Three Phase Bridge Inverter | Working Principle:
The basic three phase bridge inverter is a six-step inverter. A step is defined as a change in the firing sequence. A 3-phase thyristor bridge-inverter is shown in Fig. 11.49. Th1 to Th6 are the six load-carrying thyristors while D1 to D6 are the free-wheeling diodes. Each pair of thyristors in a branch (Th1 and Th4; Th2 and Th5; Th3 and Th6) are gated for T/2 and are out-of-phase with each other, i.e. they are never gated simultaneously. Th1, Th2 and Th3 are fired out-of-phase progressively by 120° and so are Th4, Th5 and Th6. This is a must to obtain three output voltages out-of-phase 120°.
Figure 11.50 shows the conducting periods of various thyristors as per the firing sequence indicated above. Over an angle of 2π, six periods (one-sixth of each cycle period) are recognized and the thyristors conducting in these periods are identified. It is noticed that in any one period only three thyristors are conducting. The frequency of firing is six times the output frequency. The circuit models during three typical consecutive periods corresponding to the positive half-cycle of vAN are drawn in Fig. 11.51 and the output voltages in terms of the input dc voltage (Vdc) are determined.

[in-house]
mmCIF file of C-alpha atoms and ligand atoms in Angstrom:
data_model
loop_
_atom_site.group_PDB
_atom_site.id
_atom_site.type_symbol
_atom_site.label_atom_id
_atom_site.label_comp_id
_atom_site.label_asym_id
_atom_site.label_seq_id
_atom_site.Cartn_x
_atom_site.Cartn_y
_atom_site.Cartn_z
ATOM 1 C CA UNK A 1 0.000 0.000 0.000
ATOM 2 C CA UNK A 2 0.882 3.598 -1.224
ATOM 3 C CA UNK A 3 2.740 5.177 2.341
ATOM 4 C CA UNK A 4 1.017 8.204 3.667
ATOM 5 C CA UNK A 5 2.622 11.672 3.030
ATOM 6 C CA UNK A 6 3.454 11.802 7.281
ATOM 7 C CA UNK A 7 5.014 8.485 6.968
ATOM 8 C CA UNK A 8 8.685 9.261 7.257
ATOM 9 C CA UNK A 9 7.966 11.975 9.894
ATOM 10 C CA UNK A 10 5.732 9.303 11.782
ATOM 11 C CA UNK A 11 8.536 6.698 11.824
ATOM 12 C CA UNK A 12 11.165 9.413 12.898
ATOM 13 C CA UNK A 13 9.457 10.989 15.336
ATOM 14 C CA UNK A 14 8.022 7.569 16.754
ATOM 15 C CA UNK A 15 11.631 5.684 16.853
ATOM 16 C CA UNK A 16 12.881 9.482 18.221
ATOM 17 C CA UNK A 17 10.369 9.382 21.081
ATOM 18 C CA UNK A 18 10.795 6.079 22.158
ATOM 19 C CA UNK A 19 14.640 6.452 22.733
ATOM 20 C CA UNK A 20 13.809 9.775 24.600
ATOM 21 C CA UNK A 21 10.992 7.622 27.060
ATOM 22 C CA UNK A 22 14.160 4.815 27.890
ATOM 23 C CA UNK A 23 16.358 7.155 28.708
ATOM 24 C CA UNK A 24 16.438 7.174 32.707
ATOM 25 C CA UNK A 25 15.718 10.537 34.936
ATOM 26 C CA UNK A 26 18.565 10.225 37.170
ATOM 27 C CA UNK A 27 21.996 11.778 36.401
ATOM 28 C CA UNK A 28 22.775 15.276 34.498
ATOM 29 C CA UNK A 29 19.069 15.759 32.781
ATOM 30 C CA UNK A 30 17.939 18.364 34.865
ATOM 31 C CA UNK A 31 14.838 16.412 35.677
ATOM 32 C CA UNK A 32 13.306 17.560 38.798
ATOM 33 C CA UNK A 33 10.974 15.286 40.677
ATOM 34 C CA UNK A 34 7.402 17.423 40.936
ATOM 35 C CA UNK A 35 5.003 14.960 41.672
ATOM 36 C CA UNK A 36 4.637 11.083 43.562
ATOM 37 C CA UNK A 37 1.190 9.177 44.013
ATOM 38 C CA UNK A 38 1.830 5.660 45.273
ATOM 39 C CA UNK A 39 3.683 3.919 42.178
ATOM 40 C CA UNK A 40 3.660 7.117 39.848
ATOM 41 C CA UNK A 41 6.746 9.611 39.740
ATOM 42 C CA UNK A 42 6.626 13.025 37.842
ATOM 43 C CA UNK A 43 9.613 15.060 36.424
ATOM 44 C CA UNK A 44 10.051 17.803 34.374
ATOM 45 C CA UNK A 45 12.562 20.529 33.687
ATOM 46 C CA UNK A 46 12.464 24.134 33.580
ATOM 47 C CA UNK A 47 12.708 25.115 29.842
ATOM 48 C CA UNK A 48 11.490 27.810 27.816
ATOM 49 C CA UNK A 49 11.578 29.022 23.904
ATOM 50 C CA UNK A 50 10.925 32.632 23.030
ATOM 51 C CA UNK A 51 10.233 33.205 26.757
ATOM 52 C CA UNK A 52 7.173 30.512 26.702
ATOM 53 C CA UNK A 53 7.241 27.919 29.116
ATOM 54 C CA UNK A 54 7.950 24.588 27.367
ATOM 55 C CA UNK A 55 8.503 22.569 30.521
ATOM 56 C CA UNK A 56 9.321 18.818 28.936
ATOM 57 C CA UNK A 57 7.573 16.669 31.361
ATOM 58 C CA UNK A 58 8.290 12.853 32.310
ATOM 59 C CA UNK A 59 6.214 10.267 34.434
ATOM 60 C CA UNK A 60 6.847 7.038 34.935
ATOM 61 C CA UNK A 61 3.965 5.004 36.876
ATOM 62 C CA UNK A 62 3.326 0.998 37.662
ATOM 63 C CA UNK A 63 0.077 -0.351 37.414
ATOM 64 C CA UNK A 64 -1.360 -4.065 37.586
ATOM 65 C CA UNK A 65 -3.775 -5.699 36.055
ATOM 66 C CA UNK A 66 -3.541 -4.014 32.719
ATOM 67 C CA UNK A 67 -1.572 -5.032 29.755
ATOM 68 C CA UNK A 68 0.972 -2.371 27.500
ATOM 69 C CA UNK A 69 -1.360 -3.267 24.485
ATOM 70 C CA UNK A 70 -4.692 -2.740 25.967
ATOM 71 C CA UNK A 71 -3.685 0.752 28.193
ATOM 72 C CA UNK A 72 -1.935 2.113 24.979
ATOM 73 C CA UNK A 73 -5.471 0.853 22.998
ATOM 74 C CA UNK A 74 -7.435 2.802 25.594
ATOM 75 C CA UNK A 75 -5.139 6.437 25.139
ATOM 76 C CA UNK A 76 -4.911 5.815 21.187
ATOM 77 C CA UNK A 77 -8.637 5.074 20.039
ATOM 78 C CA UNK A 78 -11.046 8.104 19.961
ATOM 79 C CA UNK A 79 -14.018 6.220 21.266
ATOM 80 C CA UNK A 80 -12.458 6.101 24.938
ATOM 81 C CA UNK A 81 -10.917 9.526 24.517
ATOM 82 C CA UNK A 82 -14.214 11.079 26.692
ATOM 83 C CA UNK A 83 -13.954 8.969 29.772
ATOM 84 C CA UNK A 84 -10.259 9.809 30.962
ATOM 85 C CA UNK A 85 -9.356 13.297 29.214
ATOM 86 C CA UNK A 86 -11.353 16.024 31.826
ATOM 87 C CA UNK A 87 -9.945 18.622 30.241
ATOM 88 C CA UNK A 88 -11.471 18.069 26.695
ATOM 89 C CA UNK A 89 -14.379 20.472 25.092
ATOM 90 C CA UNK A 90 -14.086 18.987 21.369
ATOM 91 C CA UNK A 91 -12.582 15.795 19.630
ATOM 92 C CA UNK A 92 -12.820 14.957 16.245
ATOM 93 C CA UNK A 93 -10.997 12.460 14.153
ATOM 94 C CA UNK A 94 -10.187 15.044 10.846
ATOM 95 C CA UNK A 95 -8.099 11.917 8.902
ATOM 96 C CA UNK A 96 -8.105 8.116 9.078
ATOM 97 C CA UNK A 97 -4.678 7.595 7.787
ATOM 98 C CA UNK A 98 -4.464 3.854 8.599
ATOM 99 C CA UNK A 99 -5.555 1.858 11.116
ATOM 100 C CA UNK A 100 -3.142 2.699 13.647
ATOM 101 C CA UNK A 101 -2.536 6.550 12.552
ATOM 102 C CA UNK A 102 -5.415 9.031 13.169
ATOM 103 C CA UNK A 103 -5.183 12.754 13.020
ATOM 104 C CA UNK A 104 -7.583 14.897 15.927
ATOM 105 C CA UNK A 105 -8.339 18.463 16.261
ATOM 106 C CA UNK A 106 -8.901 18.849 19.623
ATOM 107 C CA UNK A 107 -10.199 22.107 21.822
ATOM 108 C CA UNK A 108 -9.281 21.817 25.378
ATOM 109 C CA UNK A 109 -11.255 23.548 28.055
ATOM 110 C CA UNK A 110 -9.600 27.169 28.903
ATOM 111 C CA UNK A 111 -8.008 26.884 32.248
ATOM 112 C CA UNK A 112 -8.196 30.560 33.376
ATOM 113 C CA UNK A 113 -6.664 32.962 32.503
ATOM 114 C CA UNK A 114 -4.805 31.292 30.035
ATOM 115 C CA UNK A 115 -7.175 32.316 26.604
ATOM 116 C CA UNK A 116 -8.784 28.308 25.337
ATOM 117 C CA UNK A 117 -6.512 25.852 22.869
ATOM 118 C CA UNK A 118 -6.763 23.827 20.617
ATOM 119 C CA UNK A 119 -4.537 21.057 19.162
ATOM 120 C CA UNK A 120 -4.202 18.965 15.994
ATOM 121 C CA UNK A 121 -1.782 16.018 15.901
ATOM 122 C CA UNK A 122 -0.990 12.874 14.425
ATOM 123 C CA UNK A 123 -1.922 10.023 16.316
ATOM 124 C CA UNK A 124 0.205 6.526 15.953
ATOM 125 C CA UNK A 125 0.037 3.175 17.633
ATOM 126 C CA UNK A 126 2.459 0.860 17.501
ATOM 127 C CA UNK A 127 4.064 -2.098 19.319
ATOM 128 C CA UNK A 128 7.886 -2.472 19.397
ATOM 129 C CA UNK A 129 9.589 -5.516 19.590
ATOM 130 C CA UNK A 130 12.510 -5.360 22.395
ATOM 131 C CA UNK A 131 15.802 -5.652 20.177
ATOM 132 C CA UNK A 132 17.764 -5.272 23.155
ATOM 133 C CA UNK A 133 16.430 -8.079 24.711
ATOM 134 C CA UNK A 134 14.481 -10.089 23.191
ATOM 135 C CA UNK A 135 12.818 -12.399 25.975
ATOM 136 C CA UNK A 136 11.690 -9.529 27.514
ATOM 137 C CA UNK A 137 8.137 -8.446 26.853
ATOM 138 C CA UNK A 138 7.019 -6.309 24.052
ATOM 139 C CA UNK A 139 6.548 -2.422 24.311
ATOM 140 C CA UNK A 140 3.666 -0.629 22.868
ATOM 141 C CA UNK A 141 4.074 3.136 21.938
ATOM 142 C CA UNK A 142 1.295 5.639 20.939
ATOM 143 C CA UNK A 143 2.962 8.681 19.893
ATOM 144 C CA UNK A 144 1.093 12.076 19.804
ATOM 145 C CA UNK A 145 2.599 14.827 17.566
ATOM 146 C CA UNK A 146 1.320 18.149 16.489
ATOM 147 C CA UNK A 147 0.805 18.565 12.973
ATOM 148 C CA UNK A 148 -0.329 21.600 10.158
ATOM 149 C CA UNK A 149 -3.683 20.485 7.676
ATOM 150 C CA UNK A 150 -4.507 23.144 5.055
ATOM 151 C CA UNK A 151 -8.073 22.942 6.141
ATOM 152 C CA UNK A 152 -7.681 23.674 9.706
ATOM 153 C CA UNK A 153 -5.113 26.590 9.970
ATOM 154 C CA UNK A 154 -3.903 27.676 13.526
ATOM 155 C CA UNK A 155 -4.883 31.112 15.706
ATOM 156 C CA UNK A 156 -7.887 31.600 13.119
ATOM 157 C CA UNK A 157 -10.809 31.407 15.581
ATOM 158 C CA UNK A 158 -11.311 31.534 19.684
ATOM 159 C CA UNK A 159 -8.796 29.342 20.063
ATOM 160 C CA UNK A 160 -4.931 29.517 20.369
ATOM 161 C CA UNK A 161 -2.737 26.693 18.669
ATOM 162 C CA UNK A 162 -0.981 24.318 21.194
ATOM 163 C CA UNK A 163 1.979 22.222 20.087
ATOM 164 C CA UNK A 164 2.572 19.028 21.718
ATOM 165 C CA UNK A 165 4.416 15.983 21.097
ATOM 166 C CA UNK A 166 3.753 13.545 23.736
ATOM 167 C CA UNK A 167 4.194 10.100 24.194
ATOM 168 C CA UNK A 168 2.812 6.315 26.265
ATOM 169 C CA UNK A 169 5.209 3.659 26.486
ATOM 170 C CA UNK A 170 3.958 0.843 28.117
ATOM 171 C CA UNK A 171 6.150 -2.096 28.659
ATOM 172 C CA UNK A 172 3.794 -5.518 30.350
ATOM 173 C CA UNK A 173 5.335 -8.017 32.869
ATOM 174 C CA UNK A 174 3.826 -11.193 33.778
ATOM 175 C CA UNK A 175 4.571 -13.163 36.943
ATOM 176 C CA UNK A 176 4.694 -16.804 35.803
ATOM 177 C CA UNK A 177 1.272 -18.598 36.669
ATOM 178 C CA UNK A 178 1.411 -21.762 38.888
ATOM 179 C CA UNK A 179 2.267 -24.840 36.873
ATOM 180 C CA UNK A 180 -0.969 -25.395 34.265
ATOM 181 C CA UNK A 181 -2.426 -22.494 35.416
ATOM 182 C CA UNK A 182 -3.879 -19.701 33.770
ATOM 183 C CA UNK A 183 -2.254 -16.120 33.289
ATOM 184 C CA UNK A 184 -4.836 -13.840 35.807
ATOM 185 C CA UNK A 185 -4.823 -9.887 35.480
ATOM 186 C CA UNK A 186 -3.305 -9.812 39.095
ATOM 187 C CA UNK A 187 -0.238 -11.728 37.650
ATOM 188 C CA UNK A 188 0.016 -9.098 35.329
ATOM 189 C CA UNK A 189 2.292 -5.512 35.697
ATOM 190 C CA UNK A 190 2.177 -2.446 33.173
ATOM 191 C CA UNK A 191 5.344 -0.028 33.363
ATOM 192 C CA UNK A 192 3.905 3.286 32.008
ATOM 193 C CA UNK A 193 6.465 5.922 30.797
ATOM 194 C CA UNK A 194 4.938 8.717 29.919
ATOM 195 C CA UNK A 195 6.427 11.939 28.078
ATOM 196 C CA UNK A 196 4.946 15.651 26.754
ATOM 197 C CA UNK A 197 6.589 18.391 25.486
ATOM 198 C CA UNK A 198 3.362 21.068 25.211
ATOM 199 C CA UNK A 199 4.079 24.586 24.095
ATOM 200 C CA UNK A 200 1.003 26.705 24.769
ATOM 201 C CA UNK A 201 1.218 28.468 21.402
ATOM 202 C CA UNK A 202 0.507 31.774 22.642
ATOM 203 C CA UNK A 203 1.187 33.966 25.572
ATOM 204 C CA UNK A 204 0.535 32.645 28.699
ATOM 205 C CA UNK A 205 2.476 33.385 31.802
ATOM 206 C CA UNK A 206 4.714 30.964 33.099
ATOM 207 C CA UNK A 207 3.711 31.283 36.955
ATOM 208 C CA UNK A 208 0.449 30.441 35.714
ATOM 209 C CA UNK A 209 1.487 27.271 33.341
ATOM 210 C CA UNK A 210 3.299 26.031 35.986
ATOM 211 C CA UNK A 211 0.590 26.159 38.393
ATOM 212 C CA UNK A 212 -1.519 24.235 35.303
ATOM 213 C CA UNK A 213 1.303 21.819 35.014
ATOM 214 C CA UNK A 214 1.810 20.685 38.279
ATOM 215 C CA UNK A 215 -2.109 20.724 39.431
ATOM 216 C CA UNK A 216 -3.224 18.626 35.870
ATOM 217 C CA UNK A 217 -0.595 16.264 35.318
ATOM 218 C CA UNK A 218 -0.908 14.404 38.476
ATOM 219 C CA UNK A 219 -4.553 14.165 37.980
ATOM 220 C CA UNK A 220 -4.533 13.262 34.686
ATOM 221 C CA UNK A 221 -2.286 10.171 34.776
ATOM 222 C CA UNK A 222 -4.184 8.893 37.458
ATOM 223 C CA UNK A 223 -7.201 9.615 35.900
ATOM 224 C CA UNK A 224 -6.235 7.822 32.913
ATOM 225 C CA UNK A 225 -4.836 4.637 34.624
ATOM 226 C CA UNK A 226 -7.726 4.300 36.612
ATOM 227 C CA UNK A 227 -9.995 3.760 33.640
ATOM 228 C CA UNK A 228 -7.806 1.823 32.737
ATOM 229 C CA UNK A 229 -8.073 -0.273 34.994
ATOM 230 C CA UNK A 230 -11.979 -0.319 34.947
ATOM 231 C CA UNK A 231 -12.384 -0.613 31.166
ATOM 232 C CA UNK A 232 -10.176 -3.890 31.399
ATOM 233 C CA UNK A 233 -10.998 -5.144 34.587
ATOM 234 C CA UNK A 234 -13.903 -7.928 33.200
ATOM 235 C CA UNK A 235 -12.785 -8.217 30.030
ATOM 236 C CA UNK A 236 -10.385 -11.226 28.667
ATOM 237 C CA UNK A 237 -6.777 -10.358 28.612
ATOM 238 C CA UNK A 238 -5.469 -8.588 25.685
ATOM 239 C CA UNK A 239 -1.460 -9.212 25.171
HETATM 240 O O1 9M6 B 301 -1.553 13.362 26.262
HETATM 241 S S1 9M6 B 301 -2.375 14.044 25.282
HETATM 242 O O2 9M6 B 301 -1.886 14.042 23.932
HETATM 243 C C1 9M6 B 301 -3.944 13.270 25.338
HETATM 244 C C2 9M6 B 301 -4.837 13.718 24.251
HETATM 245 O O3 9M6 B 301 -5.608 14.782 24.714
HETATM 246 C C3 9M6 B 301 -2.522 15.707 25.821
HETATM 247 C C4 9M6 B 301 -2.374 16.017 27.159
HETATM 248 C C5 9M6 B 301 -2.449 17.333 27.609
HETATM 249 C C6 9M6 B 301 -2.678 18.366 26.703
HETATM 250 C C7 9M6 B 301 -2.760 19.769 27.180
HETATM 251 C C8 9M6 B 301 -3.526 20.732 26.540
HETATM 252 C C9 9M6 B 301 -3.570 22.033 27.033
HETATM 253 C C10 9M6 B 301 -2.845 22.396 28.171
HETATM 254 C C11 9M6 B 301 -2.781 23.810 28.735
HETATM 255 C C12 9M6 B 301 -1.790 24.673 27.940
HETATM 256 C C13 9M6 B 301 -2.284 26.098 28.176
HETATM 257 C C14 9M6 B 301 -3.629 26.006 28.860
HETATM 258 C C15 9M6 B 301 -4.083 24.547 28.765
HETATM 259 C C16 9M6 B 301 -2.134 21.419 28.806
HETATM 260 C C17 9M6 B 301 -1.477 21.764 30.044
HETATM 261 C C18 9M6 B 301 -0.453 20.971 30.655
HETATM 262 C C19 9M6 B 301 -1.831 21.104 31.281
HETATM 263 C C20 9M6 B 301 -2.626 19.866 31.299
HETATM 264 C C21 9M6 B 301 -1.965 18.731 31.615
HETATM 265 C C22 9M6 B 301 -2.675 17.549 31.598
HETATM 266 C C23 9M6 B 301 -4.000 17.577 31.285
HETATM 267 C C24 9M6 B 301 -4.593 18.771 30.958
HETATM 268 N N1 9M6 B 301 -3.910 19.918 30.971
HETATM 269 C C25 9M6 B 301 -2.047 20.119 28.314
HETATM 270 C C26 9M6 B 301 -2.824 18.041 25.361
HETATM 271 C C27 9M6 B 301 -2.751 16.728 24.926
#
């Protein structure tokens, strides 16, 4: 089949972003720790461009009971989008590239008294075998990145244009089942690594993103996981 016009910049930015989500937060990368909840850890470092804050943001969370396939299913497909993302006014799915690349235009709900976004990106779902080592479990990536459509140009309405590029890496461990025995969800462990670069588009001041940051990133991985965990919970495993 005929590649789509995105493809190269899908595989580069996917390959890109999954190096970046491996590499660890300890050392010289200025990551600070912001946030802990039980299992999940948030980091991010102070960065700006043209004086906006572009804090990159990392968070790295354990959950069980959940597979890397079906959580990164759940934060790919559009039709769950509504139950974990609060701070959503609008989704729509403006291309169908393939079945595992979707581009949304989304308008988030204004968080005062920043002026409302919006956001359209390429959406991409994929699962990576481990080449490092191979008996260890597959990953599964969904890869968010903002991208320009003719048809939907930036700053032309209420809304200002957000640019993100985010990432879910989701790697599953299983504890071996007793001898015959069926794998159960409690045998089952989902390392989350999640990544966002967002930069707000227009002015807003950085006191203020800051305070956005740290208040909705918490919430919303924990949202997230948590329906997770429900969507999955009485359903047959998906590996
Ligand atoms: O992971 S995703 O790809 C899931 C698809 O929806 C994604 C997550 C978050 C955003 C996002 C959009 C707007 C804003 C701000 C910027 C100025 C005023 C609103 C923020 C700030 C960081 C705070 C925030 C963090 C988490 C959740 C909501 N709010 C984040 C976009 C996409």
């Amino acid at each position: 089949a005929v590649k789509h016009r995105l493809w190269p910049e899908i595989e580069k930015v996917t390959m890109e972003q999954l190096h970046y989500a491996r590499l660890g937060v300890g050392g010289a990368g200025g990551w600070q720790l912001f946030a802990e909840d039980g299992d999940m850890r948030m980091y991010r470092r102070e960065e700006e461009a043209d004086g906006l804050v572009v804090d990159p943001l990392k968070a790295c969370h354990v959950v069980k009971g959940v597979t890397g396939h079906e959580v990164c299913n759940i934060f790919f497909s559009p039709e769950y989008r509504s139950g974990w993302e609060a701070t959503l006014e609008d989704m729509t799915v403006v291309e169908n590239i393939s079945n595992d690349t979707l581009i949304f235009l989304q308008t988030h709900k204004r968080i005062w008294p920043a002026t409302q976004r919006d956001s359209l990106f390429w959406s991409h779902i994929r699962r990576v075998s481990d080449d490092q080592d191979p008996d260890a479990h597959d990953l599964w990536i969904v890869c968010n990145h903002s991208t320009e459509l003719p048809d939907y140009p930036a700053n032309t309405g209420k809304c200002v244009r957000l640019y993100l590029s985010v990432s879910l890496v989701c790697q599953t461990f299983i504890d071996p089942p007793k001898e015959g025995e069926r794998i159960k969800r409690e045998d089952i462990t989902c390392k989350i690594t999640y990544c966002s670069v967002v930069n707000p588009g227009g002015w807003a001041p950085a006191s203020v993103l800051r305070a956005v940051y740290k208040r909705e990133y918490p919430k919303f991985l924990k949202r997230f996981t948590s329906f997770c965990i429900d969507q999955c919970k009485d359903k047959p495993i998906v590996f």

The voltage waveforms for three phase-to-neutral voltages of the three phase bridge Inverter of Fig. 11.49 can be easily drawn by this procedure. It is immediately obvious that these voltages are out-of-phase by 120°. The phase sequence can be reversed by simply reversing the sequence of firing the thyristors. The line-to-line voltages are found by taking the difference of phase voltages. The waveform of vAB=vAN-vBN is illustrated in Fig. 11.50(d). It is also easily seen that the fundamental components of line-to-line (or phase-to-neutral) voltages form a balanced set. The free-wheeling diodes permit currents to flow which are out-of-phase with these voltages.